Reviews

Reminiscing the Mangalorean Oota | Chef Shriya Shetty | Guestronomy

Sundays during my stay at Manipal meant a bus ride to Malpe, binge eating spicy fish fry, kori roti, neer dosa and gulping down toddy. Though far, Mangalorean cuisine always made me feel at home, thanks to the profuse use of coconut and the availability of seafood.

It had been 3 years since I left Manipal when I received a call from Sareeka, owner of Guestronomy, inviting me for a Mangalorean pop up by Chef Shriya Shetty. I did not have to think twice before accepting the offer, it was an opportunity to reunite with some of my favourite delicacies and girl was I pumped! The pop up was to take place at Xandari Harbour, Mattancherry, Kochin. I had read of Xandari before, of how a spice warehouse that overlooks the Kochi harbour was renovated into this beautiful upscale hotel. Now I had two reasons in hand!

Sarika, Chef Shriya Shetty and her team awaited us at Restaurant 51. The place looked just like how it was in the pictures, serene and peaceful. The tables were adorned with lit candles beaming from within empty coconut shells, banana leaves spread across the length and garlands of jasmine placed alternatively. From the menu card, we received a fair idea of the 8-course meal that was in store.

  1. Amuse Bouche: Avalakkai: A jackfruit leaf piled up with a mixture of flattened rice flakes, garnished with a curry leaf on top was what was served first. A bomb of flavour exploded in my mouth – there was jaggery that made it sweet and the tempering of mustard seeds, coconut bits and curry leaves to make it savoury. We knew we were in for a treat.
  2. Holy Smokes: The dish was enough for us to realise how determined Chef Shriya is to showcase Mangalore’s culture to the world. The Lavancha smoked prawn in a cold coconut Tamboli represented so many elements of Mangalore at one go. The fragrance of Lavancha and fried onions to the use of prawn oil in the dish made it an avant-garde composition. I honestly wanted to help myself with another serving!
  3. 7 Courses are Too Less: I clearly remember how much Teenu (@letsstalkfood) loved this dish, in excitement to try it I forgot to click a picture of the pineapple Menasakkay with steamed ghee rice with urad, and pomegranates. So simple yet too delicious, just how regional cooking is.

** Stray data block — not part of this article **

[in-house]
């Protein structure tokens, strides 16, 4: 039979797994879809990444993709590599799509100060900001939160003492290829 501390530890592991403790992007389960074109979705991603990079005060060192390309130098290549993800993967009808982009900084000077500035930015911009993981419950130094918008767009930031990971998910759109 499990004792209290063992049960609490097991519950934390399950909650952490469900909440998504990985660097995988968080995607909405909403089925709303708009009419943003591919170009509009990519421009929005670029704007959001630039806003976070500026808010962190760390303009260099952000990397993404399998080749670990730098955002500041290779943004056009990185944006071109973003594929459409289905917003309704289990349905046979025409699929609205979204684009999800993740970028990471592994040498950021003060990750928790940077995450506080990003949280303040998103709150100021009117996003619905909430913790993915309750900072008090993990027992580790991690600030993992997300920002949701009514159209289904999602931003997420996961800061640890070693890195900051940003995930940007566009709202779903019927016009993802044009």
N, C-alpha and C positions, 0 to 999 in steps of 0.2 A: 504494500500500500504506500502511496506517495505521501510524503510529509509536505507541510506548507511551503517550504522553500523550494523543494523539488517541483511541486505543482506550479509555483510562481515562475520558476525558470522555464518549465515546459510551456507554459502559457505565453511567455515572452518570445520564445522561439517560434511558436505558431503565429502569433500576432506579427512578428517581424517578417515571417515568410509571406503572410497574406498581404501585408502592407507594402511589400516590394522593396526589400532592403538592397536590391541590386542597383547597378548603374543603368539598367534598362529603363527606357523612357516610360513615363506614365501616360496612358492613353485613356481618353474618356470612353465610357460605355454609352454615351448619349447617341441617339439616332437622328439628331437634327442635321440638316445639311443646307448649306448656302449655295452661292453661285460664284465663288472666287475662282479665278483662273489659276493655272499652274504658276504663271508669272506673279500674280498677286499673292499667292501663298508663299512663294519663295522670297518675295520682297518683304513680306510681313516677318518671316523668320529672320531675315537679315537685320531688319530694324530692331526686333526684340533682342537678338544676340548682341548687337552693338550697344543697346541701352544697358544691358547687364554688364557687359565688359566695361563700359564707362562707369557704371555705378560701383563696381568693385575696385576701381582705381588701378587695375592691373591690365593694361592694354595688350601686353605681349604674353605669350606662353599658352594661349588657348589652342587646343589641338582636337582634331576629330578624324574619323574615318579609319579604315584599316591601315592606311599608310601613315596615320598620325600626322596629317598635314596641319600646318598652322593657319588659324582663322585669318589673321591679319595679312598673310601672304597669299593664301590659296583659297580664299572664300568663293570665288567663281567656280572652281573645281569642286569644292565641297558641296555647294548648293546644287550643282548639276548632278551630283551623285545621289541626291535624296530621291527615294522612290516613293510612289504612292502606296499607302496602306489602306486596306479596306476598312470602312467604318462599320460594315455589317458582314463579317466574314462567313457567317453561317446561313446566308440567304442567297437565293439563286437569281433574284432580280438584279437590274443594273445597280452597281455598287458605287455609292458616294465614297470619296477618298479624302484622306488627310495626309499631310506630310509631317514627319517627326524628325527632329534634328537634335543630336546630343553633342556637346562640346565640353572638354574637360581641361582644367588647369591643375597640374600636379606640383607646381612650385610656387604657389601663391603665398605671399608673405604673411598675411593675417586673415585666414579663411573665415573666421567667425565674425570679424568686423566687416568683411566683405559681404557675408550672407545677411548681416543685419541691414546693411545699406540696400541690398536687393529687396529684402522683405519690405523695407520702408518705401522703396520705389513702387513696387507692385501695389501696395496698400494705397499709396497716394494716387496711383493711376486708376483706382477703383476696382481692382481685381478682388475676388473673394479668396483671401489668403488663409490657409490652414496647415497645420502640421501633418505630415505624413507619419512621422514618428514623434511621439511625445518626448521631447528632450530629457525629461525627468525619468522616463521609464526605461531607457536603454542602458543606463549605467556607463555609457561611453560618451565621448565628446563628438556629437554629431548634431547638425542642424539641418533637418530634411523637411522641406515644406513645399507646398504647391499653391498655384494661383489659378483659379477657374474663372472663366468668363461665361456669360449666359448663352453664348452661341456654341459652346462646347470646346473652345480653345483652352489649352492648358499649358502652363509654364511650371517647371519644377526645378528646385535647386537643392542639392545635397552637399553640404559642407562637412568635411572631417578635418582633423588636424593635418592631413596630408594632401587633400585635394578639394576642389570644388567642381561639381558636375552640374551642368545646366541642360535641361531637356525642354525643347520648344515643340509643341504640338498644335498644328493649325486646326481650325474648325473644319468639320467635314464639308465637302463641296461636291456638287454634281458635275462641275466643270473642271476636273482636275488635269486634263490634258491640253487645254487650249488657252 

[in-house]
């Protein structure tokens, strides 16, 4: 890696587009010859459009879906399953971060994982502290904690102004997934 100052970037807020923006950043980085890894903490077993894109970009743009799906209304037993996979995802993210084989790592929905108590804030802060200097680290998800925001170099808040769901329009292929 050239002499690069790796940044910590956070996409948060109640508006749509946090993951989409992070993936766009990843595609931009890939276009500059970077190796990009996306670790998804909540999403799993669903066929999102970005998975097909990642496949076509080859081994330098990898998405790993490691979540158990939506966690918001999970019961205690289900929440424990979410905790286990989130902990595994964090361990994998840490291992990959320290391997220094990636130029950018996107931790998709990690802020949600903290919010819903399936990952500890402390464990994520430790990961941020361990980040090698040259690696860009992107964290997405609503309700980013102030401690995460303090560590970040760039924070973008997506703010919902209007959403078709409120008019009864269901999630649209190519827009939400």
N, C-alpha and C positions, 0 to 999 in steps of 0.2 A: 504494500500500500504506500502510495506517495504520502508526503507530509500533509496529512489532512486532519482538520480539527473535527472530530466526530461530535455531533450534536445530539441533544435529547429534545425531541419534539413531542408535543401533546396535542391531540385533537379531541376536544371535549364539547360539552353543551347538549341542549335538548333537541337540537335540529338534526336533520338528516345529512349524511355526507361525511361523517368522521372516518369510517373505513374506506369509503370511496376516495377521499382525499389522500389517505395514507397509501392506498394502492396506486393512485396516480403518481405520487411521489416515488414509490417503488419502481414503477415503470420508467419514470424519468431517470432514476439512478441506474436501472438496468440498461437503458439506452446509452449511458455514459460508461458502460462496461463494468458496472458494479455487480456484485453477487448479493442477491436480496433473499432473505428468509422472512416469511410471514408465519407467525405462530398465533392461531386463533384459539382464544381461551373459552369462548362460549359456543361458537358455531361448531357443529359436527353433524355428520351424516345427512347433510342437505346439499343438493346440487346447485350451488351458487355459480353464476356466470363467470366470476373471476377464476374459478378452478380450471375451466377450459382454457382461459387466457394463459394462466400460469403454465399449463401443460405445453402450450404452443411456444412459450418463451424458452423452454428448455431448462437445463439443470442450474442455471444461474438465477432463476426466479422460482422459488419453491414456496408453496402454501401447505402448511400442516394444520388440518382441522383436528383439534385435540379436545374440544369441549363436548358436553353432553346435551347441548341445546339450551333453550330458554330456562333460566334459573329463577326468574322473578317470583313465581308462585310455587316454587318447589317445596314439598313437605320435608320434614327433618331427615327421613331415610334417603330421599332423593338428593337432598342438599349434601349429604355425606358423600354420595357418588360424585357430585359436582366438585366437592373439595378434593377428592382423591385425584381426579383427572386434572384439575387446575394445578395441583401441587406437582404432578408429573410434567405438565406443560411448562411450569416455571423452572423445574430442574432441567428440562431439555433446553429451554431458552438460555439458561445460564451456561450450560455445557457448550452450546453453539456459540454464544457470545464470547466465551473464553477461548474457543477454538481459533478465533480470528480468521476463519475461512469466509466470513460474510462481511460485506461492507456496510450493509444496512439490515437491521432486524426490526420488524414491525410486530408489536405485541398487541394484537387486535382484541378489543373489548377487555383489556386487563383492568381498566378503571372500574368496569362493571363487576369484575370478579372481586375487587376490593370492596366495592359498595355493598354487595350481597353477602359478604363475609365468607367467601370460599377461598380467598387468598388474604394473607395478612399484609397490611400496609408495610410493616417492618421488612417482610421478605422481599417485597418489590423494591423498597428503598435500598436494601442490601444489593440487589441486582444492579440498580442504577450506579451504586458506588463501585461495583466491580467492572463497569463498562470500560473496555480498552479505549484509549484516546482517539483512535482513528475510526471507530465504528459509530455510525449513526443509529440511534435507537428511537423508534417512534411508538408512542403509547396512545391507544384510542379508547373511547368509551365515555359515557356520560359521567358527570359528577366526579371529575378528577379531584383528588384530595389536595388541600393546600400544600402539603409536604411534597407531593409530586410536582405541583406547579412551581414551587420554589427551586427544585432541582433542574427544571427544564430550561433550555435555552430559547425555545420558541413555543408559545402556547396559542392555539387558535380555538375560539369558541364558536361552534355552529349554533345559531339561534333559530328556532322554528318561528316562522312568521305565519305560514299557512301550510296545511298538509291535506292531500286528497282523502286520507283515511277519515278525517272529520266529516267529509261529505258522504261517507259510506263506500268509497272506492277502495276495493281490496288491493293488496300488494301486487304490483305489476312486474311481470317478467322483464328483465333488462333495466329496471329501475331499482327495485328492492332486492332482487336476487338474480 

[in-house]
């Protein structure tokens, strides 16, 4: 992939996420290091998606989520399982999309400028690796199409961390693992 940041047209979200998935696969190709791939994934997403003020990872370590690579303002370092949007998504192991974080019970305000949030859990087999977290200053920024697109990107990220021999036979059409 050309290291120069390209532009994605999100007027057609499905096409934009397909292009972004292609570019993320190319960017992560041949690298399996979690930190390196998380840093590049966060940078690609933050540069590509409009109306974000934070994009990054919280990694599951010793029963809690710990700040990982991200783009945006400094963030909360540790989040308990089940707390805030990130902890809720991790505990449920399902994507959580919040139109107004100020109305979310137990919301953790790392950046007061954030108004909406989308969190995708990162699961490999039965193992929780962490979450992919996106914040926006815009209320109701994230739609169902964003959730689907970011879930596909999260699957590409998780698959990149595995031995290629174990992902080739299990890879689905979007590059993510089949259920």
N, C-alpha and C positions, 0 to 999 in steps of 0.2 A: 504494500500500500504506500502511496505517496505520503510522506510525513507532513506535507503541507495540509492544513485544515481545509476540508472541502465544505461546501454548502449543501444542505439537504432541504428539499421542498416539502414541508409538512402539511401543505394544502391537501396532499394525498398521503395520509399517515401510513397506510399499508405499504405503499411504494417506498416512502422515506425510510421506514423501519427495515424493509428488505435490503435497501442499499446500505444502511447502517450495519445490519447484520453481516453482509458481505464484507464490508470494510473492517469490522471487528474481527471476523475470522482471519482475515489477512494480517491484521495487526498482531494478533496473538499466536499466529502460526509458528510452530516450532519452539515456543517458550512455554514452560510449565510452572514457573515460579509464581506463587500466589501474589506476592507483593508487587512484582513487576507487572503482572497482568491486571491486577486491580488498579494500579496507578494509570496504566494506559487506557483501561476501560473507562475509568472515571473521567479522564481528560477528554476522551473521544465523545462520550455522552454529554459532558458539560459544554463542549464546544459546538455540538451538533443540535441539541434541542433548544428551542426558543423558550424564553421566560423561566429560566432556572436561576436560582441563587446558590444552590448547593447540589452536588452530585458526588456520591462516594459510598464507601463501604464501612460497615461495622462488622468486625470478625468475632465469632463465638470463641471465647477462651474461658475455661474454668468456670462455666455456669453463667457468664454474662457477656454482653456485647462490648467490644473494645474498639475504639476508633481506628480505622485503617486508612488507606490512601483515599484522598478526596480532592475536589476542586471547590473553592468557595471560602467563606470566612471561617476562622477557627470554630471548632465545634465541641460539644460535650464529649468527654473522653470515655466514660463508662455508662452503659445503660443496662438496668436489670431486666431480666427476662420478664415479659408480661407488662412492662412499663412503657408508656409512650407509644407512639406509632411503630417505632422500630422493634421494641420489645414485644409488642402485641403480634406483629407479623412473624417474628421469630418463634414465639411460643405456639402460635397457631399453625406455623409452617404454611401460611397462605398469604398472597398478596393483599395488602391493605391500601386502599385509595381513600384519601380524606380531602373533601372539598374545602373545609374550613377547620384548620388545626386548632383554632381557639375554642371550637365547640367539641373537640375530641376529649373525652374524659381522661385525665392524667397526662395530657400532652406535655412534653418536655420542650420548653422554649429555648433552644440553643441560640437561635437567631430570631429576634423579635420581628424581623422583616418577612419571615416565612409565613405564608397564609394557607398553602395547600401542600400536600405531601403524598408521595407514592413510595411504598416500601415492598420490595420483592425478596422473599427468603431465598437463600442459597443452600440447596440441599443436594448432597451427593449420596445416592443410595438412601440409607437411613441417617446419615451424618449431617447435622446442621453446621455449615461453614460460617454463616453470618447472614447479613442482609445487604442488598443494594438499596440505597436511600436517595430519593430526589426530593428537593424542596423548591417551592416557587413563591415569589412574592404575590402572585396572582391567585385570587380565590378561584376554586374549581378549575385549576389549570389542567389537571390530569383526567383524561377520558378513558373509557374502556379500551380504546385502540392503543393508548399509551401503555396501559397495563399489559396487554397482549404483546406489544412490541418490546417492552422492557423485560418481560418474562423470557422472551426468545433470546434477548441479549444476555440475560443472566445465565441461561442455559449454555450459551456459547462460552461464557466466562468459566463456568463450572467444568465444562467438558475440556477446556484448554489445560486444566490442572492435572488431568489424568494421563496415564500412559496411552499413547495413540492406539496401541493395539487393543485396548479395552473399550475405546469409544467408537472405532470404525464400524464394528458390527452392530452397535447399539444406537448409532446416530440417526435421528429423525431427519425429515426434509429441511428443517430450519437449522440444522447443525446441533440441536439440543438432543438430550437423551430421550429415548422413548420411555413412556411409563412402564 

4. If You Love It, Lick It: The message was clear and loud, we were to stay prepared. From between the head and tail of the lobster was its creamy white flesh placed on a bed of spicy masala topped with garlic chips. Three small discs of Kappa roti accompanied. Kappa roti is similar to our dosa just that it is not left to ferment. Dressed up for fine dine I realised I was shamelessly gorging on the meal. Spectacular should be the word, yes!
  5. Do You Guys Put Coconut In Everything?: As Malayalees, these words resonated with us. We were served what I was on the lookout for-Kori Roti, not just with Chicken Gassi, but also with Chicken Sukkha. Talk about double-dhamaka and all that. The moment I saw the dish being brought out of the kitchen I was transported to Malpe and its shacks. The Kori Roti (crisp flatbread) was arranged to form a tower on top of the chicken Sukkha and hot Gassi was poured on. I admit, I burnt my hands a little in due course and dived into a meal that made me nostalgic.
  6. What the Hell Is Ghee Roast?: I am almost always intimidated before an event so I tend to read up about the people involved. Chef Shriya Shetty was known for her Mangalorean Ghee Roast recipe, after having had some of the best variants from Shetty Lunch home in Kundapur and Bacchus Inn at Manipal, I was worried if I would prejudge her take on the classic. She proved me wrong. The dish reflected years of her research and experiment. It needed no mighty presentation, just a leg piece of chicken slow-cooked in a delectable masala rich in clarified butter. I was sold!
  7. I will Just Take One Bite of The Dessert: I received death stares from Anna (@Annafoodieandherfeast) for breaking my promise of offering her my share of the dessert, I just couldn’t stop at one bite of the dessert! The restaurant was filled with the fragrance of cinnamon that was dusted on the crispy Chiroti. This flaky dessert made of refined flour and ghee was topped with cold almond milk, what followed was a dreamy mood and endless craving for more!
  8. OK, Seriously the Last Bite!: I knew I was about to be served something familiar. Holige. Boli is a sweetmeat I boast of, Holige is its kin from Karnataka. What was fascinating about the last meal was how the drizzled pickle on the dessert gave us a feeling of wrapping up a traditional oota or sadhya. It was topped with a peanut brittle that was a bit too hard, but the rest of the elements made up for this flaw.

All of this followed by a serving of petit fours. I regretted my decision of wearing a dress that was fit to the stomach. I was bloated and was yearning for a good night’s sleep.

Chef Shriya Shetty’s story is inspiring, how she relocated from Mumbai to Mangalore to learn from her roots and to bring her land’s cuisine under the limelight. The effort and love were visible. Her team along with Sarika from Guestronomy made this pop up a memorable one. PS: I clicked some of the best food pictures of my life during this event. Just saying! Looking forward to when I could enjoy a meal at Pupkins Kitchen in Mangalore.

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